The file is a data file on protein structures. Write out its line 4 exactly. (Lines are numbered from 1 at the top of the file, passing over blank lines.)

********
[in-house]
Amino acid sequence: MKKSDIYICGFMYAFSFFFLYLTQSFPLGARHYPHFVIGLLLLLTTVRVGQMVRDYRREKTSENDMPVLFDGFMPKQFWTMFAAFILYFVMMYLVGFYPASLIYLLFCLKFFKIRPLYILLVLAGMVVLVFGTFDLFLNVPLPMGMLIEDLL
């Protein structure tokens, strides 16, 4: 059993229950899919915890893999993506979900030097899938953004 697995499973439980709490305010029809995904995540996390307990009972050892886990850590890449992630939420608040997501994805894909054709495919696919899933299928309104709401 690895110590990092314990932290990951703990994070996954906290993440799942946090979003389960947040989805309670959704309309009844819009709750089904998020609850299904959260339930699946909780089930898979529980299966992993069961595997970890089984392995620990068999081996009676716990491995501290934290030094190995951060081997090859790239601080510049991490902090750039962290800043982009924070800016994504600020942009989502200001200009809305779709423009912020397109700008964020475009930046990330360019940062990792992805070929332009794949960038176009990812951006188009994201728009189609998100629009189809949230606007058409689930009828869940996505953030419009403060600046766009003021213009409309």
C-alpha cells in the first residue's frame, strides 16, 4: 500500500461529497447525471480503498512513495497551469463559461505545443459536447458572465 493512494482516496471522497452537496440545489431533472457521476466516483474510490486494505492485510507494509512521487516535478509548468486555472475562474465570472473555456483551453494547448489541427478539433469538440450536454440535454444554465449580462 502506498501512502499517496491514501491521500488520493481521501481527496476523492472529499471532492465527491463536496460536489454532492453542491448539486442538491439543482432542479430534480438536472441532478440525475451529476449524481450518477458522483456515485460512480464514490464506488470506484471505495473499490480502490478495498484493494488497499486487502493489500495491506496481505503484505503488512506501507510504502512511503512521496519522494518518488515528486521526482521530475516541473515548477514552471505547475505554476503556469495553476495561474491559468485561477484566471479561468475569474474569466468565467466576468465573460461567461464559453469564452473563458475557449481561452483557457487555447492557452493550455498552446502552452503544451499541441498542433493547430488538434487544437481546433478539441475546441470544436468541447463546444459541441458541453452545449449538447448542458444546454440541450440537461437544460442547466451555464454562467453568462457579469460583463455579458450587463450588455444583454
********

C-alpha cells in the first residue's frame, strides 16, 4: 500500500461529497447525471480503498512513495497551469463559461505545443459536447458572465 493512494482516496471522497452537496440545489431533472457521476466516483474510490486494505492485510507494509512521487516535478509548468486555472475562474465570472473555456483551453494547448489541427478539433469538440450536454440535454444554465449580462 502506498501512502499517496491514501491521500488520493481521501481527496476523492472529499471532492465527491463536496460536489454532492453542491448539486442538491439543482432542479430534480438536472441532478440525475451529476449524481450518477458522483456515485460512480464514490464506488470506484471505495473499490480502490478495498484493494488497499486487502493489500495491506496481505503484505503488512506501507510504502512511503512521496519522494518518488515528486521526482521530475516541473515548477514552471505547475505554476503556469495553476495561474491559468485561477484566471479561468475569474474569466468565467466576468465573460461567461464559453469564452473563458475557449481561452483557457487555447492557452493550455498552446502552452503544451499541441498542433493547430488538434487544437481546433478539441475546441470544436468541447463546444459541441458541453452545449449538447448542458444546454440541450440537461437544460442547466451555464454562467453568462457579469460583463455579458450587463450588455444583454